Tributes have been paid to a “princess and superhero” six-year-old who fought bravely with a rare degenerative disease.
The parents of Ellie Mae Brownnutt, who had extremely rare Late Infantile Batten Disease, have praised the spirit of their daughter who passed away at Martin House Hospice on Friday.
The Cookridge youngster’s condition, which also affects her younger brother Caleb, four, starts at the age of three and sees children lose their mobility, speech and eyesight. Most children with the disease rarely live to see their teens.
Ellie Mae was taken to Leeds General Infirmary two weeks ago after suffering a series of epileptic seizures where it was found she was becoming increasingly immune to her medication and her parents Duncan and Lynsey were told she had days to live.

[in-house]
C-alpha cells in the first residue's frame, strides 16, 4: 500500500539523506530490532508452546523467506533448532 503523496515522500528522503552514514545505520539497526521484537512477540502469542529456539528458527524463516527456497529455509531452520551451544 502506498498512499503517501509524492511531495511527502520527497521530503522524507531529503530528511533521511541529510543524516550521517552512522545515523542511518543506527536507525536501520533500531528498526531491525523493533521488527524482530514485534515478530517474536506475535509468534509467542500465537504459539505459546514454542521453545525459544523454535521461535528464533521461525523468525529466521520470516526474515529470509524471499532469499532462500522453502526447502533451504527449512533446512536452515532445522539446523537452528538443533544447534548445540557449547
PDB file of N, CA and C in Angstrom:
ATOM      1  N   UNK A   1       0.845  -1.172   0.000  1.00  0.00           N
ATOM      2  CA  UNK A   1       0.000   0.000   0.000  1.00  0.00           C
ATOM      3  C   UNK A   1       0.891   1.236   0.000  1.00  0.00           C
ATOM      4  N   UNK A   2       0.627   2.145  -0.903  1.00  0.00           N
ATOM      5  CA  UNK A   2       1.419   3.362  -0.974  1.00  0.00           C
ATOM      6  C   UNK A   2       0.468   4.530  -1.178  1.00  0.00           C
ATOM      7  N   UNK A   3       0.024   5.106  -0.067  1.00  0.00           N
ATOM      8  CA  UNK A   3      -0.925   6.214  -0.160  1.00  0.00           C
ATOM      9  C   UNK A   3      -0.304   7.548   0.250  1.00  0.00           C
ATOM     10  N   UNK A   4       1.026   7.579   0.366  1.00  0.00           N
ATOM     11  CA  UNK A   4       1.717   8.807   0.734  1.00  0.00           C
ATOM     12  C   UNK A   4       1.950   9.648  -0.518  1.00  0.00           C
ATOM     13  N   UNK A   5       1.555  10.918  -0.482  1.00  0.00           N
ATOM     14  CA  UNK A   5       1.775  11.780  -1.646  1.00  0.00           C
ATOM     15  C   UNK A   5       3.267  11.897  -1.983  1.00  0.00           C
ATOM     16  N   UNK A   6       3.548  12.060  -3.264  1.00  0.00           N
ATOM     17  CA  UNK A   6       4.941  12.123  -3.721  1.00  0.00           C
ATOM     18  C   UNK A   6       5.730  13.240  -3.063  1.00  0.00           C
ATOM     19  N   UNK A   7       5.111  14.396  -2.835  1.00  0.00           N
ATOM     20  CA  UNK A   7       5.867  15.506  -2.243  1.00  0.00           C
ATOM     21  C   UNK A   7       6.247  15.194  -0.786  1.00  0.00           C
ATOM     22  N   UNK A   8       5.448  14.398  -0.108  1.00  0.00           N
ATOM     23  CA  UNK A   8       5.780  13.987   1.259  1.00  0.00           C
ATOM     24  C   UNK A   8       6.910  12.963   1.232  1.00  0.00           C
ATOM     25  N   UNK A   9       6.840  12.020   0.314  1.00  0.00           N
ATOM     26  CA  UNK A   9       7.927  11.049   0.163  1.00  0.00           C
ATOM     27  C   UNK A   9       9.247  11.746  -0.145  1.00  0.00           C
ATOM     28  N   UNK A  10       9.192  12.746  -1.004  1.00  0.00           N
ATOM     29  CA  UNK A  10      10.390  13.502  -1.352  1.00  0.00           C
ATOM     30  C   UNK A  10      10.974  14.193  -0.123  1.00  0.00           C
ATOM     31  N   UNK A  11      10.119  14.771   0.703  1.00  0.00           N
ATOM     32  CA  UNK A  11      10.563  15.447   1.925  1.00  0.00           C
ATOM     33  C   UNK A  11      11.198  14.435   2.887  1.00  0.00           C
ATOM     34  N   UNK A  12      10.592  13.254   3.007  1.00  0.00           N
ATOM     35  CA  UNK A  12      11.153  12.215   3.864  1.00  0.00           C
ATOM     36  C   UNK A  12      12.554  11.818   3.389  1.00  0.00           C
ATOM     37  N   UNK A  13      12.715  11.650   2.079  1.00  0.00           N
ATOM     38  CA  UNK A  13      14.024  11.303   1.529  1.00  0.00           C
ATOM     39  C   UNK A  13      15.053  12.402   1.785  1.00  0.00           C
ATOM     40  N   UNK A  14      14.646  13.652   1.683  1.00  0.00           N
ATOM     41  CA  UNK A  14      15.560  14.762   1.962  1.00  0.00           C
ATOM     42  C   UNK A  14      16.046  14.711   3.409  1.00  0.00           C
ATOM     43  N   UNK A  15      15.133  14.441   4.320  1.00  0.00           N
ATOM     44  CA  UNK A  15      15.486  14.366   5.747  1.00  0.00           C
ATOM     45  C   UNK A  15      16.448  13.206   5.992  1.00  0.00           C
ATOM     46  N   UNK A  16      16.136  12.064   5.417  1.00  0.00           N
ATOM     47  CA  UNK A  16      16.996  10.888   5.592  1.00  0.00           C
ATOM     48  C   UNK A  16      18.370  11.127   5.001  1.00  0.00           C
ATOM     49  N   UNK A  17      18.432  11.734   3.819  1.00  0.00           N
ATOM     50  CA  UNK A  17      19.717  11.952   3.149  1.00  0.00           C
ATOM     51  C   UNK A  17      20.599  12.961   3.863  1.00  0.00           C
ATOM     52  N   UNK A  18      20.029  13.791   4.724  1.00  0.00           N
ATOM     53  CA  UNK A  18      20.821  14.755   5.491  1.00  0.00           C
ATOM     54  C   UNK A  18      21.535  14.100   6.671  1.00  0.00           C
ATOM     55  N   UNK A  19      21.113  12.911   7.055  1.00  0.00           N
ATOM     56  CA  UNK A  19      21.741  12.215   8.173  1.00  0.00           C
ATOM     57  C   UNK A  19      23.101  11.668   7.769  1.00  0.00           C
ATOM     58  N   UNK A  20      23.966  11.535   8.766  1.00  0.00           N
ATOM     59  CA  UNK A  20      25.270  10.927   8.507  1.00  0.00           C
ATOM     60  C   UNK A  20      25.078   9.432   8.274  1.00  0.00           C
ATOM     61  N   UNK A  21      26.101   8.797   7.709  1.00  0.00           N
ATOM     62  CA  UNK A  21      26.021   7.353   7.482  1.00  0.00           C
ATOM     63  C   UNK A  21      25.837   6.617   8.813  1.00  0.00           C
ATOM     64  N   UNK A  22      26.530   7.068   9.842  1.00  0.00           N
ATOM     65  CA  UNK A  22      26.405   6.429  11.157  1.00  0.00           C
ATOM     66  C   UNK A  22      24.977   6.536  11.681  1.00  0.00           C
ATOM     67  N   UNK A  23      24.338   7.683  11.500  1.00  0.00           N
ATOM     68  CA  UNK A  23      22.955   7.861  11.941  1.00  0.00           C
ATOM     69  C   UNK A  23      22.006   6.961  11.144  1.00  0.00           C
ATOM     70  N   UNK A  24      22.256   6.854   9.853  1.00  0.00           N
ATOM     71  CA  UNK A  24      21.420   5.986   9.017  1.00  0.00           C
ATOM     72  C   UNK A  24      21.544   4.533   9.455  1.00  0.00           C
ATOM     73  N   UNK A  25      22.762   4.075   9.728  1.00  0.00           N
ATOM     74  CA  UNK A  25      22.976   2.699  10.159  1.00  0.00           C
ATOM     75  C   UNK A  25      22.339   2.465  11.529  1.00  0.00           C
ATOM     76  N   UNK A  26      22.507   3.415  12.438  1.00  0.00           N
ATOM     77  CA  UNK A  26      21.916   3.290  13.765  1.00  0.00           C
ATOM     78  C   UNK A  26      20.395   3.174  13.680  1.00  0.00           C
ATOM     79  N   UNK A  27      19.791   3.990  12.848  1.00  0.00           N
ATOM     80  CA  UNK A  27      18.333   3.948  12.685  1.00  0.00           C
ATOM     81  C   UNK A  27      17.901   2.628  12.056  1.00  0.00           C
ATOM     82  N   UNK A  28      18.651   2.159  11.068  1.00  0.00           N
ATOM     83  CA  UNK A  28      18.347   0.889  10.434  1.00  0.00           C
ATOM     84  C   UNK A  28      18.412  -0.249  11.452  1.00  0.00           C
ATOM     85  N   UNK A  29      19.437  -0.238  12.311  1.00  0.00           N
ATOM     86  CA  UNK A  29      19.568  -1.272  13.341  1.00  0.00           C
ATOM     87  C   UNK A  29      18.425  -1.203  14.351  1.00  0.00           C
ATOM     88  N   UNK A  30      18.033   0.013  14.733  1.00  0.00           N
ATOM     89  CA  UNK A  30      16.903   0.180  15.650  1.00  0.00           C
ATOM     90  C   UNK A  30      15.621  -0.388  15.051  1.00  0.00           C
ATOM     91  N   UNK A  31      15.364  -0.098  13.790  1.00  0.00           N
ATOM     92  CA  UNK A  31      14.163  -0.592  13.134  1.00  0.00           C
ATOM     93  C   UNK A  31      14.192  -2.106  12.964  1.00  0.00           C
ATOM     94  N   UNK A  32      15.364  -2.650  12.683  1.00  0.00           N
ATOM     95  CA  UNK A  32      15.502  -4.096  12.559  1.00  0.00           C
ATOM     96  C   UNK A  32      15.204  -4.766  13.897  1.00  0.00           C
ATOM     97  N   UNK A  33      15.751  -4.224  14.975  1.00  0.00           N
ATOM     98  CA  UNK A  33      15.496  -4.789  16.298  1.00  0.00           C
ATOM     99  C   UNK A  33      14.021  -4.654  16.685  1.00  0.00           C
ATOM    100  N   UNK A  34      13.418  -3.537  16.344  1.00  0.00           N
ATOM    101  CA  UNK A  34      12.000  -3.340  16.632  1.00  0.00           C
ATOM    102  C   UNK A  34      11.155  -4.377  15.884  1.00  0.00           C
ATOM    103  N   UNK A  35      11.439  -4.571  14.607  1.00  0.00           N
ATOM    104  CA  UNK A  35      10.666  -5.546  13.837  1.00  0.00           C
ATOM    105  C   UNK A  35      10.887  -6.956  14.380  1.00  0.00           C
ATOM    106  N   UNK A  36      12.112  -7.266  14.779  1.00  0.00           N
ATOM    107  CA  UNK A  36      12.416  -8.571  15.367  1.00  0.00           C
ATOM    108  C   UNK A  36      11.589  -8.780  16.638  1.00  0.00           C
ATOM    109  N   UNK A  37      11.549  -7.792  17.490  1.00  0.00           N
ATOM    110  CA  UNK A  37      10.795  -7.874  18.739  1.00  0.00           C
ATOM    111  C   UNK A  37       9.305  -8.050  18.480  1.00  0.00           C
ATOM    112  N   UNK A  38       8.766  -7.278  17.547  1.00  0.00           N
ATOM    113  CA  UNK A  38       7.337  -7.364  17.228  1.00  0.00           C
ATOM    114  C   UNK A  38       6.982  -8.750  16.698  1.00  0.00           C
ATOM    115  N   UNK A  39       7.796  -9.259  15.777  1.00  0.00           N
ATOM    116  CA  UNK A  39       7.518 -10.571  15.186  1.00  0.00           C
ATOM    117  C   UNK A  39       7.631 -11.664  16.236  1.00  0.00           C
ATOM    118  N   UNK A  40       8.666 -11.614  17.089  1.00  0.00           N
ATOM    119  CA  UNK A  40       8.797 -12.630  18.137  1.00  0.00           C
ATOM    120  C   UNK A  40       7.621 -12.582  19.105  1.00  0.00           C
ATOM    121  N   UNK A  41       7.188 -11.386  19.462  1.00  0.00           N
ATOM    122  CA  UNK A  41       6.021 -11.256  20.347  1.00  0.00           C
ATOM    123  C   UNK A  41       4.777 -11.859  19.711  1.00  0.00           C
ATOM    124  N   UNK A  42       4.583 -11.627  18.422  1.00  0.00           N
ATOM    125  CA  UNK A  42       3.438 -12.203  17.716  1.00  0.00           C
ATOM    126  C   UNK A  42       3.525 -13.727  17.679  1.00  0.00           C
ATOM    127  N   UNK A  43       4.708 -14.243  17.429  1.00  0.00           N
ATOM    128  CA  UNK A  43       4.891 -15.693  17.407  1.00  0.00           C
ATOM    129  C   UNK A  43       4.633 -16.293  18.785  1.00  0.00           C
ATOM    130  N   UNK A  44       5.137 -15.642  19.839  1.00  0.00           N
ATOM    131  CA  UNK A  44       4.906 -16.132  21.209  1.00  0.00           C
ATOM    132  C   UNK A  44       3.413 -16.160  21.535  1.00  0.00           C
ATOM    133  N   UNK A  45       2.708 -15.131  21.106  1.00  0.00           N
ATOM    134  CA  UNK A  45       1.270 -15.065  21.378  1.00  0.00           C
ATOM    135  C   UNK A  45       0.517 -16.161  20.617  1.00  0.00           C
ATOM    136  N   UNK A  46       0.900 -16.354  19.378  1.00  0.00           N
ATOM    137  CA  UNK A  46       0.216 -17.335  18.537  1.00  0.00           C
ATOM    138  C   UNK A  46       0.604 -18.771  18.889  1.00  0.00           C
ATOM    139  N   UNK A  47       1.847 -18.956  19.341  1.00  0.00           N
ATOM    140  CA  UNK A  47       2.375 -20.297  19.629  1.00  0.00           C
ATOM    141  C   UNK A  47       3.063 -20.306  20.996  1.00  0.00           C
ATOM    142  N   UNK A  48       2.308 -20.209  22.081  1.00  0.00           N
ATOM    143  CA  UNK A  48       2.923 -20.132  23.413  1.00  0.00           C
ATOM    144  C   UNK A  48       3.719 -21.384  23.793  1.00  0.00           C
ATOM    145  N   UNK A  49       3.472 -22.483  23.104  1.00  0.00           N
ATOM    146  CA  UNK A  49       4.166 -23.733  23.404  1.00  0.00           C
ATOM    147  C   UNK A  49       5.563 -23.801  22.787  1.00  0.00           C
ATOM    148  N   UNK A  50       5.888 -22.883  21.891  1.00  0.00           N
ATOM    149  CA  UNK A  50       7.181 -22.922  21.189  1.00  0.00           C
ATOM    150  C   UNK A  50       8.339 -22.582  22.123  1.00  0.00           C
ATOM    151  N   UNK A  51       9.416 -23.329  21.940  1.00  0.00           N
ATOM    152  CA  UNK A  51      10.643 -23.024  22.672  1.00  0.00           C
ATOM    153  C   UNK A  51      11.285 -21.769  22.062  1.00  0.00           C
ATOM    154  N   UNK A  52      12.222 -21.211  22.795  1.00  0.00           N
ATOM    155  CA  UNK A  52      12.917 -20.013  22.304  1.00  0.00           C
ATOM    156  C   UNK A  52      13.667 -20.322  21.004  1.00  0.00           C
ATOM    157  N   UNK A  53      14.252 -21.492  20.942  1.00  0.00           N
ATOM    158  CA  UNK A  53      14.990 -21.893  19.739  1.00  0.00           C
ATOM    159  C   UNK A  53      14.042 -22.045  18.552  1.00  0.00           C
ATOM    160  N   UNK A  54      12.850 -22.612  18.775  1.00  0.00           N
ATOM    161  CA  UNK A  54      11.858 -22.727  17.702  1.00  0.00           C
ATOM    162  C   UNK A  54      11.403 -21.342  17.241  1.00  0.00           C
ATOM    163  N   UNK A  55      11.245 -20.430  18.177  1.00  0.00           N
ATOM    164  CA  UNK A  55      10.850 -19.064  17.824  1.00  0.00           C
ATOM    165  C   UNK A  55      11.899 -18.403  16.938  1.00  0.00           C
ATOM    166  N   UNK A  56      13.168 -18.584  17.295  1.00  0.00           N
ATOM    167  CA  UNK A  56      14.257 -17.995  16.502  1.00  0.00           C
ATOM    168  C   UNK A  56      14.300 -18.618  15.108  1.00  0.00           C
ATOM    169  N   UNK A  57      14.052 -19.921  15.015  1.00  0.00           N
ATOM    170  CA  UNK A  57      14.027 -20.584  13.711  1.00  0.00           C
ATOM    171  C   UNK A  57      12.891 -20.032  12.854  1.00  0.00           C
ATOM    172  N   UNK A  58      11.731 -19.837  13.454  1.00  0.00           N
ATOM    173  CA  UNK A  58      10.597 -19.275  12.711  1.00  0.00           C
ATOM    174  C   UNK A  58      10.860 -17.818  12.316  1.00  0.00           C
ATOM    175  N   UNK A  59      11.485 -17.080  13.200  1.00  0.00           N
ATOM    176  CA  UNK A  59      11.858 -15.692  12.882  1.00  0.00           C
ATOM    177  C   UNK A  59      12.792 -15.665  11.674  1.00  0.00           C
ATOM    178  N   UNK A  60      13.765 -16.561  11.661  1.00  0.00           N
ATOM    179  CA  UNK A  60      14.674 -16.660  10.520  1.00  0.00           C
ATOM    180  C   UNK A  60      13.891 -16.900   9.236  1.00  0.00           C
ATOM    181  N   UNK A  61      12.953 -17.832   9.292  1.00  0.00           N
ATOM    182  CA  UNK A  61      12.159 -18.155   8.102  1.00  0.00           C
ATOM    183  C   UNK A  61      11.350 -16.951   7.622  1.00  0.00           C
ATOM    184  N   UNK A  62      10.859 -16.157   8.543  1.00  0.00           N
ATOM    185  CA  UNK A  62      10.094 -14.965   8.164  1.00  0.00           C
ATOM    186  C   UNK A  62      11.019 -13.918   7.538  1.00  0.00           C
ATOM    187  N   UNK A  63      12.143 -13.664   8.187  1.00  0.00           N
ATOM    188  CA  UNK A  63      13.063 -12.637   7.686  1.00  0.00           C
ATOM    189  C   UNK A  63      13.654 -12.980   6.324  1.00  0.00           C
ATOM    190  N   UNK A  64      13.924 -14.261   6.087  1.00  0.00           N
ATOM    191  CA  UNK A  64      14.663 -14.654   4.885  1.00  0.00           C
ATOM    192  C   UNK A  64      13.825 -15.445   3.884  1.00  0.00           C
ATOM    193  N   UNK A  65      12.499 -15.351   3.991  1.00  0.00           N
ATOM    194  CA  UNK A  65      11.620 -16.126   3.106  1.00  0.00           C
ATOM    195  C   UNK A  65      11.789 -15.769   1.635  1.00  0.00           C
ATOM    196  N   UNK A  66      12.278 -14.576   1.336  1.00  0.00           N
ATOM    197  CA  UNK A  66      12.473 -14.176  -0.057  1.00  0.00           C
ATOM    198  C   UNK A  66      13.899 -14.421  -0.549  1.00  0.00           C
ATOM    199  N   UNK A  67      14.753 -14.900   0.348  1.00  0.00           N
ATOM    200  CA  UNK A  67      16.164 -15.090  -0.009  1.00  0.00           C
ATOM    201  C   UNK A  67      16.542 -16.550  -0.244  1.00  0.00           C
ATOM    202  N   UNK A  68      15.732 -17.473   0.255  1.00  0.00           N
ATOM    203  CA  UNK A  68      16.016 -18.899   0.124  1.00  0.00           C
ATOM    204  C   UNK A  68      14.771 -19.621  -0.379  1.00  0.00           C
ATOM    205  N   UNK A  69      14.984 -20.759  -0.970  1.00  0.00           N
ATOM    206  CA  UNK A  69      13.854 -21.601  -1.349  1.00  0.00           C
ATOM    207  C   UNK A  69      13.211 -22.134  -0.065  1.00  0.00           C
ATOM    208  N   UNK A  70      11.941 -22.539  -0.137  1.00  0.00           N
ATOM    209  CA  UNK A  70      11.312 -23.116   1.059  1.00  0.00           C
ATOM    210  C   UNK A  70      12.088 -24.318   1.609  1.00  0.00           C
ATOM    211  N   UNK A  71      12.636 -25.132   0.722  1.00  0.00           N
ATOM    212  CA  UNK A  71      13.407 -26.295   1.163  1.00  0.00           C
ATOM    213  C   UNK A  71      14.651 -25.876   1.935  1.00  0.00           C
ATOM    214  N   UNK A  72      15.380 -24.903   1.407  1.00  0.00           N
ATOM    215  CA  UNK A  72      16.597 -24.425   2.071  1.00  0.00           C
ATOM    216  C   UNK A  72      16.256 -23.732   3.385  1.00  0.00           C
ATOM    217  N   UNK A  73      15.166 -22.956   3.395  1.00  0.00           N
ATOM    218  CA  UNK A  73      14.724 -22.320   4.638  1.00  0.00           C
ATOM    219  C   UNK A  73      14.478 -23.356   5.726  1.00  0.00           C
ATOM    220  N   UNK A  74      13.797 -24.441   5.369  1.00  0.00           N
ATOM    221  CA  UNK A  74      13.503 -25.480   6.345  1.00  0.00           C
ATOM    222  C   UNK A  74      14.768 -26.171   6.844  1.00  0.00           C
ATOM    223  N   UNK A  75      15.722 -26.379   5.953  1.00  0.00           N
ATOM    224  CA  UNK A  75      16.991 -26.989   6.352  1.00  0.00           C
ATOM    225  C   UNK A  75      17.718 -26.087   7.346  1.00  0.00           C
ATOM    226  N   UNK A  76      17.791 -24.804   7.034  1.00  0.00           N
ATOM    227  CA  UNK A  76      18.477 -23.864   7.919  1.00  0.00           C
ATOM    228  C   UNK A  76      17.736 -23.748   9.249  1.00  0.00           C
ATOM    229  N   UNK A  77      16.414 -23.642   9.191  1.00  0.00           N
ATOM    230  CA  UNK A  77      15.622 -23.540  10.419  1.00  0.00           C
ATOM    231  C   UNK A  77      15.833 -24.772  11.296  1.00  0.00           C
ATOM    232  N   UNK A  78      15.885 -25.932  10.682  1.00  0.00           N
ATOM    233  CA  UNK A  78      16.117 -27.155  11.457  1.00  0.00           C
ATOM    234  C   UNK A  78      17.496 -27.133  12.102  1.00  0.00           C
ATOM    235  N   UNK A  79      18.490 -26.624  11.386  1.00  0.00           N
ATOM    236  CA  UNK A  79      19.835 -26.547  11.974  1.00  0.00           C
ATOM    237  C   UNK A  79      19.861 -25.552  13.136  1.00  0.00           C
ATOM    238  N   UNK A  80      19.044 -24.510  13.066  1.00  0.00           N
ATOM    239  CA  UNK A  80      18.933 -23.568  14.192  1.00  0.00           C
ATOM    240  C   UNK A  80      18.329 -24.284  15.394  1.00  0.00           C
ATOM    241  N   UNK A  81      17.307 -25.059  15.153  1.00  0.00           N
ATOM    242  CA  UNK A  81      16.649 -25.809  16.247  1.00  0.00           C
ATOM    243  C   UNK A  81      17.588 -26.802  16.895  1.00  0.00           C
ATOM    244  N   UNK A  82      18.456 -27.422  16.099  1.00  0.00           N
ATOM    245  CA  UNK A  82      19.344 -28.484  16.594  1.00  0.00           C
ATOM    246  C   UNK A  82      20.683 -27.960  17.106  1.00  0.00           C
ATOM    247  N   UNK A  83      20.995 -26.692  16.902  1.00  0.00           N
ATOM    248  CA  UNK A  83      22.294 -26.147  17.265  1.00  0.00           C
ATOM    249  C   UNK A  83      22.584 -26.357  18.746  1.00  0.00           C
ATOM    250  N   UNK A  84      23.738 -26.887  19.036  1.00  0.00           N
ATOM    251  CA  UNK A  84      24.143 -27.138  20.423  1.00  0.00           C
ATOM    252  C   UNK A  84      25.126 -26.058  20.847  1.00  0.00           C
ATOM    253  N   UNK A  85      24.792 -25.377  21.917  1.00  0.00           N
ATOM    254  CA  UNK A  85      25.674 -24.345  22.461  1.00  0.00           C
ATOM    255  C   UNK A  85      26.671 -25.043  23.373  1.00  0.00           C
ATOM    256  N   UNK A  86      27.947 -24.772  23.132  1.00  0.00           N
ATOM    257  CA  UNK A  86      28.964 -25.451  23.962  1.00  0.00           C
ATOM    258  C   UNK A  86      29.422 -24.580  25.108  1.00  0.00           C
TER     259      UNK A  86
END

Her dad Duncan, 40, said: “She was six years old and had been fighting Batten Disease since she was three.
“She chose to fight it in her own style, with little complaint and often seeming as if she didn’t have a care in the world. A princess and a superhero.”
The family has organised a service of celebration and committal for Ellie Mae at St Chad’s Church, in Headingley, on Friday May 15 at 1pm.
Visitors have been asked to make the event a celebration, so formal dress is not required, with the colour pink particularly welcome, while donations to the Batten Disease Family Association would be preferred to flowers.
“She dealt with it all with her usual cheeky manner; as Rod [family friend] once told me, she was always the happiest girl in any room,” Duncan added.
Ellie Mae’s father Duncan is aiming to raise £5,000 for the Batten Disease Family Association (BDFA) this summer in a bid to pay for research and support for affected families.
He will cycle on a tandem with friend Rod Wark from Roros, in Norway – where the first case of Batten Disease was reported – to the Arctic Circle Centre over six days in July.
To donate visit www.justgiving.com/Duncan-Brownnutt4.